In June of 1972, Eagles was finally released to the public, with all three singles climbing within the top 25 of the Top 40 charts. That level of success is nothing to scoff at, but it should also be noted that it wasn’t completely out of nowhere either. While the band and Johns were recording in England, Geffen rightfully got busy promoting the band, utilizing “his own radio guy to go on the road…[with] his only job [being] to promote the one record Asylum had.” Leadon later admitted to Uncut that “that’s why ‘Take It Easy’ was a hit…the biggest reason the Eagles were successful was the fact that Geffen was promoting it.” These efforts from Geffen were substantial in the long run too, with it only taking two years for the album to be certified Gold in January 1974. Naturally, as with most albums of this time, the success was definitely assisted by the strong 3 singles, with ‘Take It Easy’ and ‘Peaceful Easy Feeling’ soon becoming staples in the band's catalog. Funnily enough, the other single, ‘Witchy Woman,’ is the only one that is fully an Eagles original, being Henley’s only writing credit on the album. ‘Take It Easy’ was primarily written by Jackson Browne, but the song became part of the Eagles repertoire after Frey noticed his difficulties finishing the song. Browne humorously recalls in an interview with Outsider that “after a couple times when I declined to have him finish my song, I said…’This is ridiculous. Go ahead and finish it…and he finished it in spectacular fashion…what’s more, arranged it in a way that was superior to what I had written.” While ‘Take It Easy’ was fueled by this collaboration, it should be noted that ‘Peaceful Easy Feeling’ was written in entirety by San Diego songwriter Jack Tempchin, who would later go on to co-write ‘Already Gone’ for the band too. According to KLOS-FM, the story goes that in 1969, after a gig, Jack Tempchin “waited around trying to hook up with a waitress, but she left and never came back…he crashed on the floor of the club, but couldn’t sleep. To kill the time…[he] started composing this song, writing lyrics on the back of one of his flyers.” It’s a softly sad tale for a touching and hopeful song, and I’m sure that Eagles were singing their praises when Tempchin allowed them to utilize his lyrics. There’s two more assisted songs on this album as well, with ‘Nightingale’ also being penned by Browne and ‘Train Leaves Here This Morning’ being a cover of the Dillard and Clark classic. With this being said, i.e. before the naysayers show up, it should be noted how Eagles never phoned in any of these performances, instead opting to take the lyrics, inhabit them, and create ‘originals’ in a sense by delivering versions that were fully and truly songs of their own craft.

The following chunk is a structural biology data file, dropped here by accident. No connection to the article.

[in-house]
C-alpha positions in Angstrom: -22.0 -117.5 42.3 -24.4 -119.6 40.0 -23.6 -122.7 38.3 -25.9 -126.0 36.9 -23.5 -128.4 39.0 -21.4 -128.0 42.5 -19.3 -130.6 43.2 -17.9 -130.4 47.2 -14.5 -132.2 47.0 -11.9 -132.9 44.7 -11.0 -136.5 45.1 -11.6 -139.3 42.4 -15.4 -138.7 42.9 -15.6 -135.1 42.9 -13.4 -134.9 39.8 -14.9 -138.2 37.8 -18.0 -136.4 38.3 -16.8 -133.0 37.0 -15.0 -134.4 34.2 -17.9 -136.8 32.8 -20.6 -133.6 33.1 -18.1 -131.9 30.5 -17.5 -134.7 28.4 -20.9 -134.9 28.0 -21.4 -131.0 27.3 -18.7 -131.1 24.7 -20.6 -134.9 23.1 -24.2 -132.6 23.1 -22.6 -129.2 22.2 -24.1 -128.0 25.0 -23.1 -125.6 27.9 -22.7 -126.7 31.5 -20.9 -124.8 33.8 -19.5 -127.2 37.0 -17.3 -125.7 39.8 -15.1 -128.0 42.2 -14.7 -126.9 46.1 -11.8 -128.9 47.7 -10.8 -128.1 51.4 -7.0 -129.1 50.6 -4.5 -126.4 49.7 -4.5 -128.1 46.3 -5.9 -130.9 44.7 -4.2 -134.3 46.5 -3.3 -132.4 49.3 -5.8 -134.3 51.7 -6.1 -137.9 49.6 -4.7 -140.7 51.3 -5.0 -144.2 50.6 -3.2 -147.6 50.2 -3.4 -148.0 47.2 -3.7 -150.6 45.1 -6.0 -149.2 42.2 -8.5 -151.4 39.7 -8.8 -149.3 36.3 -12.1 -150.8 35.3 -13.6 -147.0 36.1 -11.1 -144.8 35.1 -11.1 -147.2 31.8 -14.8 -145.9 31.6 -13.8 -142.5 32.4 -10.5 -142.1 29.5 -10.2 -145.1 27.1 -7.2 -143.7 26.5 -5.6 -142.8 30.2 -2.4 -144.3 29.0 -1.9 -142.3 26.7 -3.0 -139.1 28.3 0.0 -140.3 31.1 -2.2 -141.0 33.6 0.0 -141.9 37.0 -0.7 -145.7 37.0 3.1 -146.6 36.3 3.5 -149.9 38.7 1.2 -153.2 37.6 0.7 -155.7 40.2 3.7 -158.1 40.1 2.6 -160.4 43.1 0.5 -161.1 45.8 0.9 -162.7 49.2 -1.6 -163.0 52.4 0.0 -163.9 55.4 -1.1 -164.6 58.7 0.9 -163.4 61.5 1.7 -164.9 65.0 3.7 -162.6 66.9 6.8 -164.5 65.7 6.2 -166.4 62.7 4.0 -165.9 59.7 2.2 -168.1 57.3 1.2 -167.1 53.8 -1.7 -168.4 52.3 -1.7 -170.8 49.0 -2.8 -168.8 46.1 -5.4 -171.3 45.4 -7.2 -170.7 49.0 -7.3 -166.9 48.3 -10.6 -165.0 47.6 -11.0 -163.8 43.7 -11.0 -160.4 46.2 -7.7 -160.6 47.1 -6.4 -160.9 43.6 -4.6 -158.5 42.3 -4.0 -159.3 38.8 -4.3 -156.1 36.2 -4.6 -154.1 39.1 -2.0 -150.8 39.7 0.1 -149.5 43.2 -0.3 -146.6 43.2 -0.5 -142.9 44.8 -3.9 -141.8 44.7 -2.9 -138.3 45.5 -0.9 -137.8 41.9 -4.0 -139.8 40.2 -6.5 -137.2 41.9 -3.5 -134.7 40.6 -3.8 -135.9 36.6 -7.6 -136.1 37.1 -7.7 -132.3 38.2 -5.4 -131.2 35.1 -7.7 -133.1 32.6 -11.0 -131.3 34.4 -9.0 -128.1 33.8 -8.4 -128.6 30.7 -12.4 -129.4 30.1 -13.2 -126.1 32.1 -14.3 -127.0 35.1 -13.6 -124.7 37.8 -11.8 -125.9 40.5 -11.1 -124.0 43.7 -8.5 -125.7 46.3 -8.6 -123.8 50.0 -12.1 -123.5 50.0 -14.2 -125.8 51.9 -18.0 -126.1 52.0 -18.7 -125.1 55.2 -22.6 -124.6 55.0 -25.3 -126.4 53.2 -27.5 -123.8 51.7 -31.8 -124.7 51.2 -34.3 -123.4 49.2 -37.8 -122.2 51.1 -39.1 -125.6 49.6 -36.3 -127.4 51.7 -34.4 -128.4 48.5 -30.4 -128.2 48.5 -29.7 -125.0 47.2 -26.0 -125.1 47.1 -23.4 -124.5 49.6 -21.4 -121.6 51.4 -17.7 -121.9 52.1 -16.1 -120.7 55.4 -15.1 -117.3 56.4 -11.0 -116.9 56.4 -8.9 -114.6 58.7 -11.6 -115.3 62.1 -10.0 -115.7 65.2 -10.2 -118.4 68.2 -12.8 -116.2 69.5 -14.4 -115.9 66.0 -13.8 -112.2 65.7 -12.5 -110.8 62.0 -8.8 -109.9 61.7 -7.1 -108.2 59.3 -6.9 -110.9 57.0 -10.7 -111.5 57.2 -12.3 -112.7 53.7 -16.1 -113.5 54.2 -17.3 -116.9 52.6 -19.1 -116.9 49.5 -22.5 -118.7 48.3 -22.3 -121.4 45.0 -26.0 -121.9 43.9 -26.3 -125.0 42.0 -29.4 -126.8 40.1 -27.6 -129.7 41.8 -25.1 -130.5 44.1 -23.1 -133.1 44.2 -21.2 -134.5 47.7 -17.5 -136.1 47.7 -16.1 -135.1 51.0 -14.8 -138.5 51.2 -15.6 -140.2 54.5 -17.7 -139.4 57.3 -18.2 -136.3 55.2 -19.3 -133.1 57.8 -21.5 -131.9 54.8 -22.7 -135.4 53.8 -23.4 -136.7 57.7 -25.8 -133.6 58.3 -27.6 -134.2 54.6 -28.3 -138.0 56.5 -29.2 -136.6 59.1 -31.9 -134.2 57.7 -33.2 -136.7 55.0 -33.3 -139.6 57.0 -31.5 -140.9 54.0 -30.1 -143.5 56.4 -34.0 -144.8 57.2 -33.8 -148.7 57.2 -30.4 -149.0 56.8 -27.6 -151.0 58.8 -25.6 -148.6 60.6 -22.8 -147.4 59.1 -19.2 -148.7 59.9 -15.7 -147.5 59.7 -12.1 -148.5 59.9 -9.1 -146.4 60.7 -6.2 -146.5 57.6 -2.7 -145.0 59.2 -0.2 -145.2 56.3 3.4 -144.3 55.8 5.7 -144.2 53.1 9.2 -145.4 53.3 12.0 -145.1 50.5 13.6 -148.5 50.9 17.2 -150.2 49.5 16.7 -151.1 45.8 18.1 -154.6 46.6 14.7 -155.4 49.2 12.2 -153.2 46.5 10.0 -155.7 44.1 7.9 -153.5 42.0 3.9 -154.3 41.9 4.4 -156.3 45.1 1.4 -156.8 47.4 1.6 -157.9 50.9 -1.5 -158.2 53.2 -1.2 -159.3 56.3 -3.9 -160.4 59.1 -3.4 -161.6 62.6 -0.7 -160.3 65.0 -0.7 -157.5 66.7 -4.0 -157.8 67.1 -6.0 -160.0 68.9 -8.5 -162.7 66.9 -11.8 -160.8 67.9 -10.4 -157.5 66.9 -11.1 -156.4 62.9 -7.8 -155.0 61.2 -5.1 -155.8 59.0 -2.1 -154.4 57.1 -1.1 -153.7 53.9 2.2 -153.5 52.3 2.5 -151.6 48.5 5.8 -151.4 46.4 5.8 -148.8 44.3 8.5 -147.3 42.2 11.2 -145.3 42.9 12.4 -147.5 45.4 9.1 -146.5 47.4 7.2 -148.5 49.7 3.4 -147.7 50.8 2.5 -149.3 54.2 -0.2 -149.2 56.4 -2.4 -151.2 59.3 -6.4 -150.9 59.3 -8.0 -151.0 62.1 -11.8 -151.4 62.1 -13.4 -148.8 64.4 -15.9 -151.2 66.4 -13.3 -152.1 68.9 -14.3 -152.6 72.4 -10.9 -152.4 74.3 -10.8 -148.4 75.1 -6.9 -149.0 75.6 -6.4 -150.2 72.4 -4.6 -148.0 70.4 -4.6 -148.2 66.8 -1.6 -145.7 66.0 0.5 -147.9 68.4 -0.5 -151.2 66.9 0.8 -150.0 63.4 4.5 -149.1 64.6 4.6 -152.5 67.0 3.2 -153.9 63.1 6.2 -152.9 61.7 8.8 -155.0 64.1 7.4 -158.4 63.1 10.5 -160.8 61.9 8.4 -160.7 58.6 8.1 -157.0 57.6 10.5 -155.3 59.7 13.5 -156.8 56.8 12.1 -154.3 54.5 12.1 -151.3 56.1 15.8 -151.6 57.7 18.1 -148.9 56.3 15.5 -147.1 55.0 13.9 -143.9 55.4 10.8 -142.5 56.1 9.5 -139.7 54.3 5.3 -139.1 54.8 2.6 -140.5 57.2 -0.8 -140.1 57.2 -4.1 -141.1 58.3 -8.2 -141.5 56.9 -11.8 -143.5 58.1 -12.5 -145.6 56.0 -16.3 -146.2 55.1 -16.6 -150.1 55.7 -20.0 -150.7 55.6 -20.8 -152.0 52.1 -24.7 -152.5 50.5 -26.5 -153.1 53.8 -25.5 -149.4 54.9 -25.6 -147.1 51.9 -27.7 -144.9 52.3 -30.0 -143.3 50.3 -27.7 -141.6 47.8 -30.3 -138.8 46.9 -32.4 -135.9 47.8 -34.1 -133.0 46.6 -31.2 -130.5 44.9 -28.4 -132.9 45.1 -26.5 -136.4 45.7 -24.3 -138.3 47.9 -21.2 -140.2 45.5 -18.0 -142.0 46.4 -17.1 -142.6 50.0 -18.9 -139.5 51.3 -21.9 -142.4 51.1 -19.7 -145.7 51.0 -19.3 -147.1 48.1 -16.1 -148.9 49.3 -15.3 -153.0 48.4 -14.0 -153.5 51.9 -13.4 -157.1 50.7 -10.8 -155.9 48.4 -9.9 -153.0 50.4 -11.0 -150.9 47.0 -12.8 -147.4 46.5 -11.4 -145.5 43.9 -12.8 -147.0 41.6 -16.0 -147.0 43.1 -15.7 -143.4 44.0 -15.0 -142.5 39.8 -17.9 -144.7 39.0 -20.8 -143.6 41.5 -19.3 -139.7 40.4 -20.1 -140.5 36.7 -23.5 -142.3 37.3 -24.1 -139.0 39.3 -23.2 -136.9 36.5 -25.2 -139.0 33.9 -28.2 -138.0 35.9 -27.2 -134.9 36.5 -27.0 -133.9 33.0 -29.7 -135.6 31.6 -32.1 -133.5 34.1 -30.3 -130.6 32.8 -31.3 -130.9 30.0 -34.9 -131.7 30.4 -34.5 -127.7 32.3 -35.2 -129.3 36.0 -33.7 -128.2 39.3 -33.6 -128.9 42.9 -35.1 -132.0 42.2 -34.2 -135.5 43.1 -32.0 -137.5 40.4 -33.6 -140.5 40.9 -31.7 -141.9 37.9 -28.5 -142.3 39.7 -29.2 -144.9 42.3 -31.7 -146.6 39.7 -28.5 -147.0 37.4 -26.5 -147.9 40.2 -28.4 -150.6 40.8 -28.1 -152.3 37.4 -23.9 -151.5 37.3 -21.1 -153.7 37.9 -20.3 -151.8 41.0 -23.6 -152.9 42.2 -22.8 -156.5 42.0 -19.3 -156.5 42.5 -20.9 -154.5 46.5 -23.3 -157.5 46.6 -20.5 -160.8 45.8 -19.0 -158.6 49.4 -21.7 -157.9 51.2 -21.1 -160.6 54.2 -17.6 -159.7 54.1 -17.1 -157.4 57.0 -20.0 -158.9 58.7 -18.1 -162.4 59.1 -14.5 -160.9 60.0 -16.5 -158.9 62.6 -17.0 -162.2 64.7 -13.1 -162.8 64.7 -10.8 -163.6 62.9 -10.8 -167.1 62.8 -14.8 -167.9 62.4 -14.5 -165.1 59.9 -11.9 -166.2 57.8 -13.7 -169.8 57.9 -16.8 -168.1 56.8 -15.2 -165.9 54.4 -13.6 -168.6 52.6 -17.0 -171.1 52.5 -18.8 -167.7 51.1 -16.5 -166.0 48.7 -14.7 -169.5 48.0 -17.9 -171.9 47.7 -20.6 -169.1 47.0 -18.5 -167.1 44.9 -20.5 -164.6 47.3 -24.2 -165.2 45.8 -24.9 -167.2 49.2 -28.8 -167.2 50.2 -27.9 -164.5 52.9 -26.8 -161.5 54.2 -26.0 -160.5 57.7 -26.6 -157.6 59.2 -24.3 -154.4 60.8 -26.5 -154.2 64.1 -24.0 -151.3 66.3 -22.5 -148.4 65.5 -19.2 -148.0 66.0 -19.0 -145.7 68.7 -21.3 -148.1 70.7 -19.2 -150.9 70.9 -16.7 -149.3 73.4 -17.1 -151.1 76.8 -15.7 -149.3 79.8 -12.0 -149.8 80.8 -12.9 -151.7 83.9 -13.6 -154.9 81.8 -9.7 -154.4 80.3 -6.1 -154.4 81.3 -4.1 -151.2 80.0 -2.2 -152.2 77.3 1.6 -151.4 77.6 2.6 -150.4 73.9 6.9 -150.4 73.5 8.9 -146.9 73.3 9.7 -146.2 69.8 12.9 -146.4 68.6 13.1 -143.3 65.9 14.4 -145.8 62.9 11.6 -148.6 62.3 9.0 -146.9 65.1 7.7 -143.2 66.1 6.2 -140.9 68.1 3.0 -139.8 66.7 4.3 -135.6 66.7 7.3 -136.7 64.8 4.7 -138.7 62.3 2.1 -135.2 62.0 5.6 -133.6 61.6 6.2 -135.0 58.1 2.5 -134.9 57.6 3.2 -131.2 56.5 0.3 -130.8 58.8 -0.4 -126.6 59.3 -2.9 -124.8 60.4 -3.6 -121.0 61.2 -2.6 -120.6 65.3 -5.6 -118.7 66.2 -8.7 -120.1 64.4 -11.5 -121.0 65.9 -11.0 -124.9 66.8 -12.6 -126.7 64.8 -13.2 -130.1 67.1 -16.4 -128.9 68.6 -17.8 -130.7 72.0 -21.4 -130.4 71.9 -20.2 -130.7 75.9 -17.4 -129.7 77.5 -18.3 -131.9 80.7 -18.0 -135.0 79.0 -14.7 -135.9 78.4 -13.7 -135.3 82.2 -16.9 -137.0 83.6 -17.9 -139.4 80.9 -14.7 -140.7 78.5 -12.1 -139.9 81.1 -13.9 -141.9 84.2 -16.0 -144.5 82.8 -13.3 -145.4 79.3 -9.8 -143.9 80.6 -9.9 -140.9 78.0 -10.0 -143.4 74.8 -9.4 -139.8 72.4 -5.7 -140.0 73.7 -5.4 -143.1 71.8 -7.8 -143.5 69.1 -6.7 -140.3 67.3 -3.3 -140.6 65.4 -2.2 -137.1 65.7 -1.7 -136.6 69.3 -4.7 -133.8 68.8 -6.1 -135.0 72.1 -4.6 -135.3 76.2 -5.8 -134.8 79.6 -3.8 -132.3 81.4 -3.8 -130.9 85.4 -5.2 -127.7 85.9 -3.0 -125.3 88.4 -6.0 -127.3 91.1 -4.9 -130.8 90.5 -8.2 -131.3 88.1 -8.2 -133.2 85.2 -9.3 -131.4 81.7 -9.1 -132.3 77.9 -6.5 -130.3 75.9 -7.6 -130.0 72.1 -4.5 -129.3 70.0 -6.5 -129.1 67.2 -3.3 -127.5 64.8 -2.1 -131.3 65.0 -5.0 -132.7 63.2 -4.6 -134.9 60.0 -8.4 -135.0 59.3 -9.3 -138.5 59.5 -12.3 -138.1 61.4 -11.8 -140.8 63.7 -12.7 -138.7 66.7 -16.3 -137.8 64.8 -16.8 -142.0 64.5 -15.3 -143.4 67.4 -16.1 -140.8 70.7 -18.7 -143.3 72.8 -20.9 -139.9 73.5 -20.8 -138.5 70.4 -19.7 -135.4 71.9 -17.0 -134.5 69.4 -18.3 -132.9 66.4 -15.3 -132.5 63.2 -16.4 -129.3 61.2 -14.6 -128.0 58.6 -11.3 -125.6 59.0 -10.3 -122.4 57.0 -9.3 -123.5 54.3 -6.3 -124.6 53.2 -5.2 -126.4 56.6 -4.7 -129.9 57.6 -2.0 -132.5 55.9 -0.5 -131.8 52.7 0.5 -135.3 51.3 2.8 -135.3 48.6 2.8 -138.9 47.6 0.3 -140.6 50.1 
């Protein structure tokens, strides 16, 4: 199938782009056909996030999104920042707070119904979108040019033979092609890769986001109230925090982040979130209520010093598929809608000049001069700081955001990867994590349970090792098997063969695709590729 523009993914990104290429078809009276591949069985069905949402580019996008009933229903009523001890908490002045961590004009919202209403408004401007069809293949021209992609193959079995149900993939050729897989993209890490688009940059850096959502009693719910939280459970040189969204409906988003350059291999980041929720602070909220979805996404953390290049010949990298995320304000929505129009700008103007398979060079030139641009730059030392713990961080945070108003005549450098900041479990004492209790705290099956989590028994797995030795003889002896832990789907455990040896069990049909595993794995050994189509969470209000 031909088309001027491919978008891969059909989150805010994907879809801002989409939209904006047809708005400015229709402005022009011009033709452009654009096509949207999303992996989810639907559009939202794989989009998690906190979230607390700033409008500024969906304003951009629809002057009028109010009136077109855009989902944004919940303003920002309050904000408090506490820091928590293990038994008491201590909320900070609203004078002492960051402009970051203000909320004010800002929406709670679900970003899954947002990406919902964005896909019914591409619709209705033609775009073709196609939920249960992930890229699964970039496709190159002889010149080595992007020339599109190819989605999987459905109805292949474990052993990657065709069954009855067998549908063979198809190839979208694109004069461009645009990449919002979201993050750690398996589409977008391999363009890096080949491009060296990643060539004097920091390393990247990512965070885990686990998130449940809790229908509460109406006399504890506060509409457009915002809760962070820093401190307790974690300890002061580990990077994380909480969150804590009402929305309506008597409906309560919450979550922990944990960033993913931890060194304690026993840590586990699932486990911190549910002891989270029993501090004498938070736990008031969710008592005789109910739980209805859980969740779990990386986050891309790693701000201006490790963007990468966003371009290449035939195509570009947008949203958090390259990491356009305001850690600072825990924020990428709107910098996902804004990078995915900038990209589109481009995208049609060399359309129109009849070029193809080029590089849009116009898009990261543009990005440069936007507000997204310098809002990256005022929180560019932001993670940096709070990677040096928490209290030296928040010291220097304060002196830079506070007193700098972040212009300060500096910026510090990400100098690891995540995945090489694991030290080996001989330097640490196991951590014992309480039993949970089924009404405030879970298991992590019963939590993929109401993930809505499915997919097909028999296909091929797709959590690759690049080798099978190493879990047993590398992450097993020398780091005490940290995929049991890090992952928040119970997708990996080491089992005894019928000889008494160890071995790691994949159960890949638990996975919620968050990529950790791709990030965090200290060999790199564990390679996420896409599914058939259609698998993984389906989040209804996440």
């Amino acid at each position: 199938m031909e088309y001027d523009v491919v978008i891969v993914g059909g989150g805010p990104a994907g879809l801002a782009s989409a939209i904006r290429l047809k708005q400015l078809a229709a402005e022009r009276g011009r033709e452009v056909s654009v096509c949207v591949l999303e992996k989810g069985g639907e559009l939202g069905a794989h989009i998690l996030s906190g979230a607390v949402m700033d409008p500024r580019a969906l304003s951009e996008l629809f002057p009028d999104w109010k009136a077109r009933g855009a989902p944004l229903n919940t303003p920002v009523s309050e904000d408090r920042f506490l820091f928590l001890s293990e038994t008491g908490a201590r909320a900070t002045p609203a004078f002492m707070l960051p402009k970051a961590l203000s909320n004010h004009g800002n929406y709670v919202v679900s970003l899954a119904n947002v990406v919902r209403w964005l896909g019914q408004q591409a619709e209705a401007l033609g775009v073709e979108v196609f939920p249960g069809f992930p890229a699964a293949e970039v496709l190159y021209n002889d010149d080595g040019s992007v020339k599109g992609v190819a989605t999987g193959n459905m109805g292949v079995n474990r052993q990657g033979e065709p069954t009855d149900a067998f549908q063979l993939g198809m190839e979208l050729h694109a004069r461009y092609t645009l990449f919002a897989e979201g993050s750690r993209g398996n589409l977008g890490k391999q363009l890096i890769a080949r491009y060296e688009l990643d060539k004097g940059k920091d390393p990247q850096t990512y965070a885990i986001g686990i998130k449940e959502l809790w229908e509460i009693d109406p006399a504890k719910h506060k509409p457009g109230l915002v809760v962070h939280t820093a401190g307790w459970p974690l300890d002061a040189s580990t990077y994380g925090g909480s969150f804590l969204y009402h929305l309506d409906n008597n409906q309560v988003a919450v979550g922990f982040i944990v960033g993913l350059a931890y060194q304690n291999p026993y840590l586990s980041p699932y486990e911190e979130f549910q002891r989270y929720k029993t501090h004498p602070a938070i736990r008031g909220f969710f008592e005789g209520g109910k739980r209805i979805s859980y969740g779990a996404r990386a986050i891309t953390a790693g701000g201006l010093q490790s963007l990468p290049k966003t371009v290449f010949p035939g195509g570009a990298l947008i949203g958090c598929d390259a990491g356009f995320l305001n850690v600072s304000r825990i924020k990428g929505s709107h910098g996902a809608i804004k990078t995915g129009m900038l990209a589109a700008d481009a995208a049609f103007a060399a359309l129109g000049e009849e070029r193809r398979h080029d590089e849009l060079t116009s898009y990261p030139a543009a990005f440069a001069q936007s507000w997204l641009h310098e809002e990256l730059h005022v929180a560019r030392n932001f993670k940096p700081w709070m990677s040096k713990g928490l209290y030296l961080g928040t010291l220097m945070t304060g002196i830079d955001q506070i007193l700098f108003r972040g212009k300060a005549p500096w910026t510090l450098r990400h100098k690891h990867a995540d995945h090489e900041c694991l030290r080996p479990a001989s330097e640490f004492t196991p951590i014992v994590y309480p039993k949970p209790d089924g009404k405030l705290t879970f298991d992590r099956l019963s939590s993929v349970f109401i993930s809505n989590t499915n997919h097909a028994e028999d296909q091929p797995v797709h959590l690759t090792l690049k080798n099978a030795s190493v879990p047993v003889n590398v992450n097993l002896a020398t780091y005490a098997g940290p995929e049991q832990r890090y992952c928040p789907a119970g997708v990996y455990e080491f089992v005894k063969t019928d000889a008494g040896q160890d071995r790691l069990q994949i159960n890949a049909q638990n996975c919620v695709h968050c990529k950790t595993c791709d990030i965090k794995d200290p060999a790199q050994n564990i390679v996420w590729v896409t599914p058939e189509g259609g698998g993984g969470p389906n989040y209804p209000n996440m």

At the end of the day, Eagles’ legacy is inarguable. There have been mentions of ‘critics’ and ‘naysayers’ of Eagles in the preceding lines, but genuinely it feels laughable that anyone would have to try and defend them. Their mark on music is one that’s truly incalculable by now, though fifty years ago it could’ve been an entirely different story. From the beginning Eagles had the mindset that they were going to be champions, but what allowed them to truly succeed in their aims? Was it Geffen, with his knack for promotion, Johns, with his laser focused production, or, put simply, was it just hitting on the right note at just the right time? Henley would later admit to Grantland that, at the time, Eagles were also questioning their debut’s success, stating that it “scared the hell out of us. Why me instead of some guy down the street?” One could probably attribute Eagles success to their fastidious work ethic, or “[wanting] the whole package” as Henley stated to Dig!, but that doesn’t fully satisfy either. Other bands have put their blood, sweat and tears into albums, other bands have had excellent promotion and immaculate production, so why hasn’t any rock band since even come close to the high water mark set by Eagles? Thinking about it for too long could drive you crazy, so it’s best to let that go for a second. The hot streak that followed Eagles’ debut wouldn’t last past the 70s, but it should be understood by this point that it never had to. While Eagles didn’t create country rock, their ability to carry the soul of the genre into the popular sphere created a thousand ripples in the history of rock music, with dozens of imitators and those influenced by their work still chugging along even to this day. At this point they’re eternal, they’re everywhere, and their fine-tuned yet easy going atmosphere will probably keep attracting fans for as long as time will tell. But why? Why them? Again, it’s best not to try and understand.
Written by Nick Snow